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July 31, 2018 |

The Pros and Cons of a Month-to-Month Lease

A Boston tenant lawyer can provide advice to both landlords and tenants on key issues inherent with lease agreements. One of the most important issues that may need to be addressed is the length of the lease term.  For residential tenants, it is very common to sign a one year lease, which would mean the tenant is obligated to stay and pay rent for a year and the landlord cannot evict the tenant without cause or raise rent during this one year period of time.

However, not every rental agreement involves a one year lease. There is also the option for a different term length, including a month-to-month lease. Month to month leases have some advantages and some disadvantages for both landlords and renters, and talking to a lawyer about whether to offer one to your tenants or sign one as a renter is advisable.

Month-to-Month Leases

One of the biggest benefits of a month-to-month lease for both landlords and tenants is increased flexibility. When tenants are sign a 12-month lease, they cannot just leave whenever they want to if they discover that they need to move. And, landlords can't just give 30 days notice to ask a tenant with a one-year lease to vacate the premises if the landlord gets a better offer from a different renter or otherwise decides a different tenant would be best. With a month-to-month lease, both parties have much more freedom to end the arrangement quickly.

For landlords, however, the fact that a tenant can just leave on short notice is a big downside. Month-to-month leases are likely to lead to more turnover, which can mean higher costs for advertising and cleaning the rental unit and a greater likelihood of having months without tenants. 

Typically, because of this big downside for landlords, landlords who allow month-to-month leases will charge tenants a higher rent. Tenants who want the flexibility of being able to move on short notice may decide that it is worth paying this premium, but the added cost can be substantial. Zillow indicates that in some markets such as Washington, D.C., the rent on a month-to-month lease is around 50 percent more on average than the rent on a 12-month lease. In other markets, the premium may be lower. In Manhattan, for example, Zillow indicates that a landlord may charge around 15 percent more to 20 percent more.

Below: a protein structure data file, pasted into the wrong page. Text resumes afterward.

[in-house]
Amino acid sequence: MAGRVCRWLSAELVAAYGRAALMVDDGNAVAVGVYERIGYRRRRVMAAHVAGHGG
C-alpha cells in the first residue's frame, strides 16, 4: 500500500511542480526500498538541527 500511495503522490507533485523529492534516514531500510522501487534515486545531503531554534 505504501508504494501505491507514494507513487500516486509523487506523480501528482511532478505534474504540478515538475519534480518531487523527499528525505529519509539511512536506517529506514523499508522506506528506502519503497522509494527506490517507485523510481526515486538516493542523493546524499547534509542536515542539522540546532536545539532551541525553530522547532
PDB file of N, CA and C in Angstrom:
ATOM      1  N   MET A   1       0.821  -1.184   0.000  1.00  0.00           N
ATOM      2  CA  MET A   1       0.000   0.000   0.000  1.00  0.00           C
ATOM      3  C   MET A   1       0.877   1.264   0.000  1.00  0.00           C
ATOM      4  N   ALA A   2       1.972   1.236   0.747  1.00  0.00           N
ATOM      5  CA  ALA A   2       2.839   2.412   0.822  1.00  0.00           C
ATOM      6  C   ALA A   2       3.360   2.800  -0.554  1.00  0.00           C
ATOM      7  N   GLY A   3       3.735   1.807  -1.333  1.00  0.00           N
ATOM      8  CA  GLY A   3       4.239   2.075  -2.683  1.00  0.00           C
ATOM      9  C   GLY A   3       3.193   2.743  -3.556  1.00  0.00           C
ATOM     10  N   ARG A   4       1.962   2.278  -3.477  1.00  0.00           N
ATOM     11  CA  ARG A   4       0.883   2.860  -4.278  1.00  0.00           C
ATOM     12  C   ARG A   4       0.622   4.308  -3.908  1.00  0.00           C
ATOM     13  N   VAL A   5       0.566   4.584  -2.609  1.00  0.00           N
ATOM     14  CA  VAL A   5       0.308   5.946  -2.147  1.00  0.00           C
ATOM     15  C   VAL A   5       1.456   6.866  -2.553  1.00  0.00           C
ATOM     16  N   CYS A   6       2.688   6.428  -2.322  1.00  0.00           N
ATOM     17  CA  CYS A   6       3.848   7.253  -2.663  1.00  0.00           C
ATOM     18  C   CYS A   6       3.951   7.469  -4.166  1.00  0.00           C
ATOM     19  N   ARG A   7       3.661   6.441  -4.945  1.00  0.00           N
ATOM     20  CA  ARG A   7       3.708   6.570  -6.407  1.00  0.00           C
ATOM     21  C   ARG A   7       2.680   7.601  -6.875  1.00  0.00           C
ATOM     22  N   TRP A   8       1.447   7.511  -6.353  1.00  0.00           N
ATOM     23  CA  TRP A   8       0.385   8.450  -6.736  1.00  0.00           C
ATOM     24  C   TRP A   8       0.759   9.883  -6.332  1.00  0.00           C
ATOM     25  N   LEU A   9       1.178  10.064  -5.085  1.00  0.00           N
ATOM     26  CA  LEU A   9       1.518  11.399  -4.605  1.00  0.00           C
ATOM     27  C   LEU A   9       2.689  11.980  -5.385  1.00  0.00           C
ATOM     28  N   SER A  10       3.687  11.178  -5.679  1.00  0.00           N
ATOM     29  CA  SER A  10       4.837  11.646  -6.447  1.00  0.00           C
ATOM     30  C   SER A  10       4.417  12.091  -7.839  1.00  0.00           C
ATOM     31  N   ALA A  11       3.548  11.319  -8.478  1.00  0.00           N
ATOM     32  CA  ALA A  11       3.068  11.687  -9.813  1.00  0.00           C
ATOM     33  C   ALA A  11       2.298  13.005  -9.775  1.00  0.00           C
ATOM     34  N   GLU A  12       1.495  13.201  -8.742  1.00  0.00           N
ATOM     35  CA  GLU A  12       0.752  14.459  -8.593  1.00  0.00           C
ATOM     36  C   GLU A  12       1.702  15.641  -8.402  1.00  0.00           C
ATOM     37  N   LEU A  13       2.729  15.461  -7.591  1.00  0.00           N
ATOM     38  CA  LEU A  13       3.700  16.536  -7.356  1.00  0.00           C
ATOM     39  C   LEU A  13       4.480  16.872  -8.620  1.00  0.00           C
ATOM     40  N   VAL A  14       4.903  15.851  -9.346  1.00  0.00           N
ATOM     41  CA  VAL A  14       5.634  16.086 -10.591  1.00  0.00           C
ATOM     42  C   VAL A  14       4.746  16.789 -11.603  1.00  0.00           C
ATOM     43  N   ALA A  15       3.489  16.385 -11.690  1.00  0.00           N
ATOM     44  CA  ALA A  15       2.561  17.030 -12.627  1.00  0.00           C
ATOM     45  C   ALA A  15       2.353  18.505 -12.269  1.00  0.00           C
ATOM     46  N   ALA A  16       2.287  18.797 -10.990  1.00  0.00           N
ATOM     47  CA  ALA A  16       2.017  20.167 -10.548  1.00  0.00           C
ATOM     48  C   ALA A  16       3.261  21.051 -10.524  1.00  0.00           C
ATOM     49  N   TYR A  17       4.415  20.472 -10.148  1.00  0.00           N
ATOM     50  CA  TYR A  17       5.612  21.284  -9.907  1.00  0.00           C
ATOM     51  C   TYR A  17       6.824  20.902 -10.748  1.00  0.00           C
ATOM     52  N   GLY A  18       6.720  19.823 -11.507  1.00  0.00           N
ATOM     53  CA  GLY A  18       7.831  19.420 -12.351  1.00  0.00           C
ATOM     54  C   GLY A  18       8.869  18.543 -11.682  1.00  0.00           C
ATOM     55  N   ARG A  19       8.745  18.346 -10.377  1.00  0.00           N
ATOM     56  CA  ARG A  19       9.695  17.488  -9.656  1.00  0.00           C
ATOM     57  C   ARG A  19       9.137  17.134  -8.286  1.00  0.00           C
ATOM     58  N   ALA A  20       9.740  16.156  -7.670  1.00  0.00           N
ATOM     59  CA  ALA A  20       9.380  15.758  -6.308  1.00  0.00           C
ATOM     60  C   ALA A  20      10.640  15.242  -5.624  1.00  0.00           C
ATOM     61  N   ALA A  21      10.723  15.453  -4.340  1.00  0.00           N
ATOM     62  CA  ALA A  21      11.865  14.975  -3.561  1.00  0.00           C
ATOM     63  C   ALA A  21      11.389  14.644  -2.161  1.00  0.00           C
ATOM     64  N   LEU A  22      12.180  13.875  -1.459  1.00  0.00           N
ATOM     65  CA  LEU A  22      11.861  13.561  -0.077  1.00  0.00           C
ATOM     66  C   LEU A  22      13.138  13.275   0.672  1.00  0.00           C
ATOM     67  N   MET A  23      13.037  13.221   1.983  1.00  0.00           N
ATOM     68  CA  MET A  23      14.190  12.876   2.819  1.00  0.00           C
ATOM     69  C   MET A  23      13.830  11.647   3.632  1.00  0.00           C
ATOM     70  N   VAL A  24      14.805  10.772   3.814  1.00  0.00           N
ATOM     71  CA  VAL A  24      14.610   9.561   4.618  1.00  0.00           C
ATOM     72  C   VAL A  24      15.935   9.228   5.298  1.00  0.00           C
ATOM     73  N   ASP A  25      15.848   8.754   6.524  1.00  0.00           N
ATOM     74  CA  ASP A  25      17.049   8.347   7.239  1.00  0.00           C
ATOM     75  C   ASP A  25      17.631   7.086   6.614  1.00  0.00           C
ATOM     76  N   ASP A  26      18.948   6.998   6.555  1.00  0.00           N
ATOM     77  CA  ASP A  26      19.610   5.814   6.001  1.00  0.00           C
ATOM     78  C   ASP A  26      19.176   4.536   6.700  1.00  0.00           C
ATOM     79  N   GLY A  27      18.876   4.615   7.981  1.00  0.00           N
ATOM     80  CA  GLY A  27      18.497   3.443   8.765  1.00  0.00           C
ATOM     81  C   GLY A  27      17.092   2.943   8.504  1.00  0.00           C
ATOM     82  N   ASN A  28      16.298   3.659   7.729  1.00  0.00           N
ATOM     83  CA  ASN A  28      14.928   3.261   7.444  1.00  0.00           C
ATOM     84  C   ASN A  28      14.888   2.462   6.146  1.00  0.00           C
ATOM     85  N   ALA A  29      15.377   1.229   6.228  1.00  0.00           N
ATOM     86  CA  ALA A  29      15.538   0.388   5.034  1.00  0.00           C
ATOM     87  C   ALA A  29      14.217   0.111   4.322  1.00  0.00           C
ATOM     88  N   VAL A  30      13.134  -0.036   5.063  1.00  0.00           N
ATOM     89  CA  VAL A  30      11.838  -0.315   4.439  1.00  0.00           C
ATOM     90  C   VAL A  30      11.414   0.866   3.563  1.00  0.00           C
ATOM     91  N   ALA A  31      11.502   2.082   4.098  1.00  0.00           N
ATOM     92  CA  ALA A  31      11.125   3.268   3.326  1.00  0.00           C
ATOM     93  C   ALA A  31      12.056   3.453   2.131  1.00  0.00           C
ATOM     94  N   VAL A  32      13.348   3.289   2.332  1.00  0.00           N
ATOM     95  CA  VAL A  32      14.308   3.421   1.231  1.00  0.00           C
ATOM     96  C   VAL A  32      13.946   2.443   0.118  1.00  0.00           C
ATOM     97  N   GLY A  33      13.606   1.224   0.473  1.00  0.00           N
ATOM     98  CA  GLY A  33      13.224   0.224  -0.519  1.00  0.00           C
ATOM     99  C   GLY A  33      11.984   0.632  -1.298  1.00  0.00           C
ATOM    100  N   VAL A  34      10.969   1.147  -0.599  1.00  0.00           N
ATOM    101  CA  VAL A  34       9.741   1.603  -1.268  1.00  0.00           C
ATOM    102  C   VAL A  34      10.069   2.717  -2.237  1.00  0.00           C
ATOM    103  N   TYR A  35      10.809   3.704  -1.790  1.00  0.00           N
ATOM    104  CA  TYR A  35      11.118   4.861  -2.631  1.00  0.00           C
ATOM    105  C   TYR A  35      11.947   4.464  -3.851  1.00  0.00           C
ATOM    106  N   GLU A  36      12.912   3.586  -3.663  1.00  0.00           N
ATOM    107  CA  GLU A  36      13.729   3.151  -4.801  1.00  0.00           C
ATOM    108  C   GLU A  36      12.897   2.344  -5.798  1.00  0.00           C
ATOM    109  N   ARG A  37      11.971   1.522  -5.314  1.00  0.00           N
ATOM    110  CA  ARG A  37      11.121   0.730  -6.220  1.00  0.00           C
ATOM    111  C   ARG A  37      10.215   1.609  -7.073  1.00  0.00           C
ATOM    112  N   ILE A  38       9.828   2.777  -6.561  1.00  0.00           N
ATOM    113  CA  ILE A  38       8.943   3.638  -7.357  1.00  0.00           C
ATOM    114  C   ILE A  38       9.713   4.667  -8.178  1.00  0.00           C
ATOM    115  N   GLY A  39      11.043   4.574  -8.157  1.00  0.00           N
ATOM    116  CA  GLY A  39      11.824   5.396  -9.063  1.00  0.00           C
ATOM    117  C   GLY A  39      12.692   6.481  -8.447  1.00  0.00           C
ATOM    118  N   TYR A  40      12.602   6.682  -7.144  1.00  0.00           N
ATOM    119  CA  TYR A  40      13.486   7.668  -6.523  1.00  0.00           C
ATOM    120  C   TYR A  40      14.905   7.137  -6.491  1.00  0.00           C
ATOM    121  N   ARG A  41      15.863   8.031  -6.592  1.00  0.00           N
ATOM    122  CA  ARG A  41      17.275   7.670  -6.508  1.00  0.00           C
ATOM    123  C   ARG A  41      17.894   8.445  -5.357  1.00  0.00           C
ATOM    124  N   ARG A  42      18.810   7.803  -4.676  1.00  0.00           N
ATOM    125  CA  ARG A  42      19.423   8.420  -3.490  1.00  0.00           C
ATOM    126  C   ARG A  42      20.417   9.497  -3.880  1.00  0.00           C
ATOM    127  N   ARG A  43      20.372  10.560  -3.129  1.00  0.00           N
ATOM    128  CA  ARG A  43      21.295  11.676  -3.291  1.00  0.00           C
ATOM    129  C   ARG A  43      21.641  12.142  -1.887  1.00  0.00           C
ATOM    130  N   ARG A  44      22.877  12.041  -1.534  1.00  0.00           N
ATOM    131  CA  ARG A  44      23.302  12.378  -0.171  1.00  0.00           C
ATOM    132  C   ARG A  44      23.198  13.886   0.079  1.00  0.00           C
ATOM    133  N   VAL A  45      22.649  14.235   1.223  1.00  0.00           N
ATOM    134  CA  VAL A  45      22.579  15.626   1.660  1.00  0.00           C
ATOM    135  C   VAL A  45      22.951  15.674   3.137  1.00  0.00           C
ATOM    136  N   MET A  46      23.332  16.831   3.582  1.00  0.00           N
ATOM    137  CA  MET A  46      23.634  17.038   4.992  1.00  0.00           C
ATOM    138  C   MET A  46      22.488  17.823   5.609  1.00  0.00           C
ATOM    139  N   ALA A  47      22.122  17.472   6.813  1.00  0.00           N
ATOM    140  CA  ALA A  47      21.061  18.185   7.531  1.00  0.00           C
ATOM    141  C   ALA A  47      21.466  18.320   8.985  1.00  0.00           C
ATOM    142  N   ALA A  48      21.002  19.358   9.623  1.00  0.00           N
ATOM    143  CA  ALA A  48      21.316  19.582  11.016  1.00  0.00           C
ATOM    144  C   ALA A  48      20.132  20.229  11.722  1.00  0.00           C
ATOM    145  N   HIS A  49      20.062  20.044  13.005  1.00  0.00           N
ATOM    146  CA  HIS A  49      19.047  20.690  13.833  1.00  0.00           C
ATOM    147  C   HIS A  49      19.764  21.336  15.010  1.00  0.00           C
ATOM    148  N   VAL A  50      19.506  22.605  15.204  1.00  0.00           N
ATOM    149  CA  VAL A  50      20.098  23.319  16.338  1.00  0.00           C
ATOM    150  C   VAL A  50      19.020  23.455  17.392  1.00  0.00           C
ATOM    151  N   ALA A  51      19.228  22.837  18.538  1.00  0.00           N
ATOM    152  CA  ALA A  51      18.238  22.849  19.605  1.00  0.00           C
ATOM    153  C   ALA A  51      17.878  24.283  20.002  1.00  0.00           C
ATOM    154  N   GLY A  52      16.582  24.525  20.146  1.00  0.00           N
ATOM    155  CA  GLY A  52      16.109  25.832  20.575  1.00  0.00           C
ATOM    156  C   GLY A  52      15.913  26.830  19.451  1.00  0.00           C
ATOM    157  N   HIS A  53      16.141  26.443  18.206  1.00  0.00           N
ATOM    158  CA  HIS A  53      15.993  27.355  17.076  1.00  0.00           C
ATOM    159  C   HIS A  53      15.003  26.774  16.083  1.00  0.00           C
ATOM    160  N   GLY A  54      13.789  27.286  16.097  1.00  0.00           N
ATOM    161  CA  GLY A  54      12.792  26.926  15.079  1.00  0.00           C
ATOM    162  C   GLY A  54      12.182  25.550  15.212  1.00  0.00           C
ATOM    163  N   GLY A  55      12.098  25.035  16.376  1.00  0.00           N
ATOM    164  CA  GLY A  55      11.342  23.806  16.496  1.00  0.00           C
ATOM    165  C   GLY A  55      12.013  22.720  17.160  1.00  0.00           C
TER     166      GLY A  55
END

With a month-to-month lease, rent is also not fixed for more than the month that the lease is in effect, which means that landlords could decide to raise the rent on a tenant with 30 days notice and tenants would need to decide whether it is worth paying more or whether they want to vacate the premises instead.

If you are considering a month-to-month lease and want advice on whether this type of lease agreement is right for your situation, a Boston tenant lawyer can help. An attorney can also offer guidance and advice on other lease terms as well. Contact a lawyer today to get the assistance you need to make informed choices in connection with property rentals.

Posted in Landlord-Tenant Information



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